Hartman Hall is home to the Moorestown Friends Math Department, but there is one wing that is the exception. Around the corner from MS/US Math Teacher Karen McHugh’s classroom, there is a choir room where MS/US Choral Director Nathan Wadley teaches and leads the school’s various choirs. Recently, the neighboring teachers decided to create a musical mathematical collaboration for their seventh grade students to show how math can be applied outside of classroom textbooks and theory in a unique way.
“My students always ask me about real-world applications of math so Mr. Wadley and I thought a collaborative lesson showing the integration of math and music would be a fun and different experience for the students,” said Mrs. McHugh.
On April 19, Mrs. McHugh’s seventh grade students walked over to the choir room to learn how their study of slopes could be translated to music sheets.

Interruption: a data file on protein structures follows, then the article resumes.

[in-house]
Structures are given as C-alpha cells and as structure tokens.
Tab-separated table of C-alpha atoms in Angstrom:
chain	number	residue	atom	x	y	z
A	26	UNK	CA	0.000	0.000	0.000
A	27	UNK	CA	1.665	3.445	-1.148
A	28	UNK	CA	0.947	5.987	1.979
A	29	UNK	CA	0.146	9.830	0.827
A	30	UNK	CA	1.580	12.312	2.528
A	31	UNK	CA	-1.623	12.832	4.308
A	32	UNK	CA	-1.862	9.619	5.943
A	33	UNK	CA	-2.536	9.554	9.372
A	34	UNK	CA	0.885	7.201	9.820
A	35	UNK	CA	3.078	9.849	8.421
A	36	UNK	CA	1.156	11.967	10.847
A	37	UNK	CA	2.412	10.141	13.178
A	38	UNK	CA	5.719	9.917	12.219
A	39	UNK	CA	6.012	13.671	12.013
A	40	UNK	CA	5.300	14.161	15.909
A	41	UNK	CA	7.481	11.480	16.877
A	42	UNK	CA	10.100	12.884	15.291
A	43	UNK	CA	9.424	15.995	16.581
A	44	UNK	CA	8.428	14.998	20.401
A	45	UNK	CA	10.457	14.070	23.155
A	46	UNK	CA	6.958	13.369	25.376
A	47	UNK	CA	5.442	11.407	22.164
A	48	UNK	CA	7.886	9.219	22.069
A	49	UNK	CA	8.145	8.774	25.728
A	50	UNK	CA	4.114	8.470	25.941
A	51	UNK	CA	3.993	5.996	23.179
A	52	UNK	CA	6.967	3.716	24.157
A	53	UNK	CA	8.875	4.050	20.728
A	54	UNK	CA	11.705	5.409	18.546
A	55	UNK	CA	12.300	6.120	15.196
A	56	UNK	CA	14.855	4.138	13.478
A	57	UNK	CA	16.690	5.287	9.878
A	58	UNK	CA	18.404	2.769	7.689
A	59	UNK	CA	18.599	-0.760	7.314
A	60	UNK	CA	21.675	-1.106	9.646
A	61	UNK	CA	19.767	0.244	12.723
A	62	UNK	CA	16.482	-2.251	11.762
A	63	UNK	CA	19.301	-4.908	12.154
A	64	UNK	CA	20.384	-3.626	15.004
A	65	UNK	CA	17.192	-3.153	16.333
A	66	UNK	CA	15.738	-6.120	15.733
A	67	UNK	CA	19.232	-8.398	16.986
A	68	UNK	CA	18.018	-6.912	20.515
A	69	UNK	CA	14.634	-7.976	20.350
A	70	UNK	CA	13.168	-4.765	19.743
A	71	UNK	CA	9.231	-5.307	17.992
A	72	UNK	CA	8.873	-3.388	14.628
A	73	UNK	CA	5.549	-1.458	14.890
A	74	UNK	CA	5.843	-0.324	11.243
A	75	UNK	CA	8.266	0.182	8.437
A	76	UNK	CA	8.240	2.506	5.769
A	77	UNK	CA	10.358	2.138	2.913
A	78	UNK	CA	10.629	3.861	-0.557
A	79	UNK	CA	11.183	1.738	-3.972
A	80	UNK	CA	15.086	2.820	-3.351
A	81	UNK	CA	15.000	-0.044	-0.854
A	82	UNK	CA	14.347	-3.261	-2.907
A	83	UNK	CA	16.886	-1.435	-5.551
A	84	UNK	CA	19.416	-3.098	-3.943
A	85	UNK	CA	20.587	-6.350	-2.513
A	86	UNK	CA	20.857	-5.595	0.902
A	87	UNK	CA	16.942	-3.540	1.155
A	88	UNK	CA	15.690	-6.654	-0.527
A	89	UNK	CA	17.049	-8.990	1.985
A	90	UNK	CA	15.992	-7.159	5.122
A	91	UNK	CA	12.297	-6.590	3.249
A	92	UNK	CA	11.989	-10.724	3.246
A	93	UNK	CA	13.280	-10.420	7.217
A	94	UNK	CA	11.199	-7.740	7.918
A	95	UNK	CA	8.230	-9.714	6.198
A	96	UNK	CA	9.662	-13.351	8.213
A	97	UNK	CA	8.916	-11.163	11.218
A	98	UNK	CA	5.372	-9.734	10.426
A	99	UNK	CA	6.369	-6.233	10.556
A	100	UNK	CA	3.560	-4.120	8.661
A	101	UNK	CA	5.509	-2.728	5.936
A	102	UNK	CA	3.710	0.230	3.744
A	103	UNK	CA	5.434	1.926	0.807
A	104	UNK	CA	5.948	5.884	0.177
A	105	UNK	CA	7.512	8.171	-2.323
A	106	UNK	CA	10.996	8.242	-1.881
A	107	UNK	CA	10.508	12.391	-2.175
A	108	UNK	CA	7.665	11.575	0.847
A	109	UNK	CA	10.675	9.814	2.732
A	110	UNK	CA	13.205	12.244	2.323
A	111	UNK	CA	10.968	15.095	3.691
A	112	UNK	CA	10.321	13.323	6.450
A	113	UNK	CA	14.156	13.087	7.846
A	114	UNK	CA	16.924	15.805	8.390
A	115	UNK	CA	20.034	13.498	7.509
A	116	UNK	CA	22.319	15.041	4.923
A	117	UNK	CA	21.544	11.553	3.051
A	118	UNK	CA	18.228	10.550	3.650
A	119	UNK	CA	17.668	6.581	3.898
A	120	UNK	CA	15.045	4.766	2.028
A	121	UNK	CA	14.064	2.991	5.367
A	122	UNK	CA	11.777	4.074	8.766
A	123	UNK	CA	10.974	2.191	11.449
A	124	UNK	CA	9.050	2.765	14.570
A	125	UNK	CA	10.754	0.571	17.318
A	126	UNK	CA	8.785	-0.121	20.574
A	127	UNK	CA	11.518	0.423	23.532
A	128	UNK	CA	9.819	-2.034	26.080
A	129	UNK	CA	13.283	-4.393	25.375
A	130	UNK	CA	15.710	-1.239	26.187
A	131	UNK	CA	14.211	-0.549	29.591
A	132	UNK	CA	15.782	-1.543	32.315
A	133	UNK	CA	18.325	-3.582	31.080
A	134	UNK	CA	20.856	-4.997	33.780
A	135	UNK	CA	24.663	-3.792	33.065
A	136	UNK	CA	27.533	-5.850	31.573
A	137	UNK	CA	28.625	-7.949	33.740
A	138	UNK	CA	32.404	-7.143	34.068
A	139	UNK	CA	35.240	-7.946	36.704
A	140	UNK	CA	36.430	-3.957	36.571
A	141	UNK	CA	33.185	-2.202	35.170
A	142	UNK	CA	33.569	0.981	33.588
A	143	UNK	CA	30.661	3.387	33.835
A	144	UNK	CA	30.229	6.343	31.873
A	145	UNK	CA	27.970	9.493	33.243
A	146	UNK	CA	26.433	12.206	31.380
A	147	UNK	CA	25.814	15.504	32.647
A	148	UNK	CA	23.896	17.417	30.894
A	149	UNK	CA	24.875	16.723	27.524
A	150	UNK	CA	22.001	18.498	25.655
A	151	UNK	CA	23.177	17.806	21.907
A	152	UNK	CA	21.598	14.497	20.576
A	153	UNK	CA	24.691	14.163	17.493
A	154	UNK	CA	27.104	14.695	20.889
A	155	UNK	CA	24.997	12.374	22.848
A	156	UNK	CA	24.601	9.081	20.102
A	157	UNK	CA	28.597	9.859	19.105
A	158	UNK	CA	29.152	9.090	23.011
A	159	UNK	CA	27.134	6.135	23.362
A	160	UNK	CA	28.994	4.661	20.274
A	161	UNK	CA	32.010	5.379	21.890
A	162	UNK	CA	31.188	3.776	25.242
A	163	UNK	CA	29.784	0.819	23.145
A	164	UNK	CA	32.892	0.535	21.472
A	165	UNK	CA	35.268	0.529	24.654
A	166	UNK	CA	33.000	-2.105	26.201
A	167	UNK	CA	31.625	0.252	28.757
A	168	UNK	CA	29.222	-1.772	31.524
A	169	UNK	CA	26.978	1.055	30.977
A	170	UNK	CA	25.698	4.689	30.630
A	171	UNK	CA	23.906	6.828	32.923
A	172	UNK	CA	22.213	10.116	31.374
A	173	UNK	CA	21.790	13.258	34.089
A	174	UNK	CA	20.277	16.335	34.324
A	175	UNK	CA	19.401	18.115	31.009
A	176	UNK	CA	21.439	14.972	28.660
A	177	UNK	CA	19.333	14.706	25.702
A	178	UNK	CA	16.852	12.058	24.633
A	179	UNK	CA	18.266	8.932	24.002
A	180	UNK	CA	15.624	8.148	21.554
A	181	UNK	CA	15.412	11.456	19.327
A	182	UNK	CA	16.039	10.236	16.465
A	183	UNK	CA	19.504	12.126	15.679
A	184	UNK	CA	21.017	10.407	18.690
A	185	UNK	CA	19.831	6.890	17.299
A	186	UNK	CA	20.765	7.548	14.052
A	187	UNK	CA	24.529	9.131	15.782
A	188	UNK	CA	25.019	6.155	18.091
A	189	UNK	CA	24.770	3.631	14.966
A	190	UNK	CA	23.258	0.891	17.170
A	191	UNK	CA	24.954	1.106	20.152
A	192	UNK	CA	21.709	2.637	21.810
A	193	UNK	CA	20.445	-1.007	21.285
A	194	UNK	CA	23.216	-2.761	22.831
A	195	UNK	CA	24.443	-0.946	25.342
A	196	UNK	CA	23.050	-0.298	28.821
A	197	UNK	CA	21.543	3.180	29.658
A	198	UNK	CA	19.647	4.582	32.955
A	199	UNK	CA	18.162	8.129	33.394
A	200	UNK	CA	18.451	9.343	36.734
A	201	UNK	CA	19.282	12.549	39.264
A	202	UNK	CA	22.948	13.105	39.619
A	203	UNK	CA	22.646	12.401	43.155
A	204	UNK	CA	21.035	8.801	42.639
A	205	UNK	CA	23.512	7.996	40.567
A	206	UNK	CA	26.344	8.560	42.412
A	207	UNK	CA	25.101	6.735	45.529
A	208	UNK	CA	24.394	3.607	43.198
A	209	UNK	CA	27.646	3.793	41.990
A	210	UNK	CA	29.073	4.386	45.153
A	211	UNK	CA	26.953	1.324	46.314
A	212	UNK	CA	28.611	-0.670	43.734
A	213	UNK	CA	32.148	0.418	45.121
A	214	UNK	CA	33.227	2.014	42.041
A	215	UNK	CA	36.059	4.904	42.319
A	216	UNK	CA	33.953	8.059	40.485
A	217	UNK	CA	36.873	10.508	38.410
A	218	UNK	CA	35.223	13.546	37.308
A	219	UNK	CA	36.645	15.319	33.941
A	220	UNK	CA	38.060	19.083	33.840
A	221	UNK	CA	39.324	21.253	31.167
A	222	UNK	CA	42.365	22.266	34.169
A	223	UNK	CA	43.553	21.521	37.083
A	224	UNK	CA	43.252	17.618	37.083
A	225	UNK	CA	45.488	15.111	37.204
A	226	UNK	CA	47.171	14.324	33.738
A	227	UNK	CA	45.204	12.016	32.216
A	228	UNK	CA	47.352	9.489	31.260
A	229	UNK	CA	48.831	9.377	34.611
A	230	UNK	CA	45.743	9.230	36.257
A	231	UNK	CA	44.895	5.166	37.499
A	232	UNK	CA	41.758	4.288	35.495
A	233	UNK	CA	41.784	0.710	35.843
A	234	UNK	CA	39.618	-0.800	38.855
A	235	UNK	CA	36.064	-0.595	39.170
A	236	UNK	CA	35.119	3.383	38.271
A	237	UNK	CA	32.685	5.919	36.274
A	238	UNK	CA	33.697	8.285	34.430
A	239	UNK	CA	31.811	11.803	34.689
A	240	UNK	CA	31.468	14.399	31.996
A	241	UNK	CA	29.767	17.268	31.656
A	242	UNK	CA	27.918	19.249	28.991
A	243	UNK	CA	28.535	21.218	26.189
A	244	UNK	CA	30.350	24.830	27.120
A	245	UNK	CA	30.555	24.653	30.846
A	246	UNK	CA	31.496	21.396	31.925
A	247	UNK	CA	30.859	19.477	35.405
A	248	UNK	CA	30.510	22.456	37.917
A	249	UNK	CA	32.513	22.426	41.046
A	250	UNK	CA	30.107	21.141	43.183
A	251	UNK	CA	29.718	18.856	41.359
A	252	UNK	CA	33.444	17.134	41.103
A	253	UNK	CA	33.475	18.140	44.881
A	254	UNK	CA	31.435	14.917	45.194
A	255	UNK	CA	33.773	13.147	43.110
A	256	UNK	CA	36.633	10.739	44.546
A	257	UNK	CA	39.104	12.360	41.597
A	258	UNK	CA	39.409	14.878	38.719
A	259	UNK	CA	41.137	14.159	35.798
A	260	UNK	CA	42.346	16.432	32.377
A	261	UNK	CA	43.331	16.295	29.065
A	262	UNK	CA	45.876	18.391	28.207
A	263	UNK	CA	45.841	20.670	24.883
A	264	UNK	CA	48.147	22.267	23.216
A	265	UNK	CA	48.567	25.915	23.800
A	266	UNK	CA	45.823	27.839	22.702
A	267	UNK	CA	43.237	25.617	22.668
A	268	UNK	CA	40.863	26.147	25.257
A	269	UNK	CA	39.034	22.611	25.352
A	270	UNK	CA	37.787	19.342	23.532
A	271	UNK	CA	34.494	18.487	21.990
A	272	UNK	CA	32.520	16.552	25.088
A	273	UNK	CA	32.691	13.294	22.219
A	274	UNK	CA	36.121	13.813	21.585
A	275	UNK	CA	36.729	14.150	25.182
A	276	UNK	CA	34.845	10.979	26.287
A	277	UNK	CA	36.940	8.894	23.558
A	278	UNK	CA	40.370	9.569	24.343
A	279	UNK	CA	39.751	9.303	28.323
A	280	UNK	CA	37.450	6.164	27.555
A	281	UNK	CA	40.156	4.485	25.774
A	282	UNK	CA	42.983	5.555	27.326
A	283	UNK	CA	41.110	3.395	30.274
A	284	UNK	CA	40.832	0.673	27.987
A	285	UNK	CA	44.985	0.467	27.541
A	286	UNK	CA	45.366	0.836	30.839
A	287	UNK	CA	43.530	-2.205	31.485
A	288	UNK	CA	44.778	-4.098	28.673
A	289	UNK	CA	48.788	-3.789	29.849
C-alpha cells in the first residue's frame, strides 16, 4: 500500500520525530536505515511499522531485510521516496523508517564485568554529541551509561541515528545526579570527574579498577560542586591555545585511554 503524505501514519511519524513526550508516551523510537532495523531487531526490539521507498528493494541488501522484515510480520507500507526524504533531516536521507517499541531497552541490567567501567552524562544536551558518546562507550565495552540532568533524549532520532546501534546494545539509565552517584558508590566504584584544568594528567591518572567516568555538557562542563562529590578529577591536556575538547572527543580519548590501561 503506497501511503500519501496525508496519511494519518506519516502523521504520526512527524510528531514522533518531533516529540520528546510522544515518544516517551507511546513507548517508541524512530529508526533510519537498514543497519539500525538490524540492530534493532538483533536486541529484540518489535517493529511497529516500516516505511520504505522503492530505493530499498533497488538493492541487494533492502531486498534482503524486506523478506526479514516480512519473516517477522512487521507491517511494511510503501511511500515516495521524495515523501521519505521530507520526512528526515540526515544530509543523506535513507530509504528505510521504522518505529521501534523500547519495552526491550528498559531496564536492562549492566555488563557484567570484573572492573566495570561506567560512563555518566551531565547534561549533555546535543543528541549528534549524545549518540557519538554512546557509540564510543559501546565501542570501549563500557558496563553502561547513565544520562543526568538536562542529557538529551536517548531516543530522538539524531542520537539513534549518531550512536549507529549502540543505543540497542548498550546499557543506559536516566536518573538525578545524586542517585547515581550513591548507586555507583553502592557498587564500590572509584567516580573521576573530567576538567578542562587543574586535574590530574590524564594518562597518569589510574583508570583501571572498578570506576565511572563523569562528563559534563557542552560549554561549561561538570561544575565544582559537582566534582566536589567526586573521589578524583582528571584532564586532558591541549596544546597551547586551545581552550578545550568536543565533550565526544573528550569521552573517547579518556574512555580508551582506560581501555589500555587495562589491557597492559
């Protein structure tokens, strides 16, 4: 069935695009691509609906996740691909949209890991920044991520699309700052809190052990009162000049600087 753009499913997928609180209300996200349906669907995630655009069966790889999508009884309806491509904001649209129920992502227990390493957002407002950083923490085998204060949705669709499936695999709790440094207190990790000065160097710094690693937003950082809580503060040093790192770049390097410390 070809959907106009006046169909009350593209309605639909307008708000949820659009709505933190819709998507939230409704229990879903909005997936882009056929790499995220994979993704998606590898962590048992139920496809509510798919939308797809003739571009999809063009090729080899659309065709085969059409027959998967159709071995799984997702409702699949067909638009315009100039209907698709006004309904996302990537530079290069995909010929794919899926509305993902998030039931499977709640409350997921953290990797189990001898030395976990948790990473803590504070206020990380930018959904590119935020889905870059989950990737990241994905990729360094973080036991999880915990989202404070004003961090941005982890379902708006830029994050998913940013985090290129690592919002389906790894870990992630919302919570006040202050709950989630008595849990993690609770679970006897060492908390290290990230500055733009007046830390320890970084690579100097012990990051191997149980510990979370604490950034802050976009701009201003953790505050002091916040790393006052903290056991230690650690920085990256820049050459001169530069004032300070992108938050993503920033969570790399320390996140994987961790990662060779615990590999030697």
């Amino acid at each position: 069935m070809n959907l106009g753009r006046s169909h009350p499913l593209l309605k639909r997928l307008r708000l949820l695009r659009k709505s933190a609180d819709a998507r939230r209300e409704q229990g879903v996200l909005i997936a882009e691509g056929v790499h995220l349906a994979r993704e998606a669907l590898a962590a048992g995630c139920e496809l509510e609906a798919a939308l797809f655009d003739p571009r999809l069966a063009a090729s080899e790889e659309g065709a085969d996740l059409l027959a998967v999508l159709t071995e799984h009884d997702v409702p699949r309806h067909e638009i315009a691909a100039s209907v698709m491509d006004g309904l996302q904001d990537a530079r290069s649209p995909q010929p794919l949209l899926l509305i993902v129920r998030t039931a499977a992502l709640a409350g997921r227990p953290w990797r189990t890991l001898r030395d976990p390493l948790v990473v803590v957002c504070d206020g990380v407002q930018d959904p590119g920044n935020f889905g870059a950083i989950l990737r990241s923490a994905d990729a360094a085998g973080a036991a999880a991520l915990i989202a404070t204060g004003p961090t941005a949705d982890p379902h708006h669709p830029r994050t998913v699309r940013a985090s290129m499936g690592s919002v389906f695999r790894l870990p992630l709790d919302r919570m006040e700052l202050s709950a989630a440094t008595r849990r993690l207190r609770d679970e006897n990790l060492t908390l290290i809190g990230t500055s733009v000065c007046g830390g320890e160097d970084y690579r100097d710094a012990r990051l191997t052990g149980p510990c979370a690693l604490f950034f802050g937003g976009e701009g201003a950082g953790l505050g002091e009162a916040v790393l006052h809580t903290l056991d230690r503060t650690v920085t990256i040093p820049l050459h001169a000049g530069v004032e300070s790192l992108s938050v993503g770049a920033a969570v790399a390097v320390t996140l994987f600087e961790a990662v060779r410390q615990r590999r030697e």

Mr. Wadley explained the various ways that music is mathematical, as it is the calculations of the movement of sound through time. The time signature of a musical score is a fraction that indicates how many beats are to be contained in each bar and which note value is to be given on one beat. Musical notes are plotted on a staff, similar to plotting slope equations on a graph. In determining the slope of points on a graph, the rule of rise over run is followed. In musical terms, as notes rise on the staff, the pitch changes. The run would be the rhythm of the notes.
After connecting the mathematical and musical worlds together, the students were given equations to plot as pitch points on a musical staff. Once the equations were plotted, Mr. Wadley played the notes as chords on the piano for the class to hear the distinctive audio differences between the numerous musical mathematical compositions.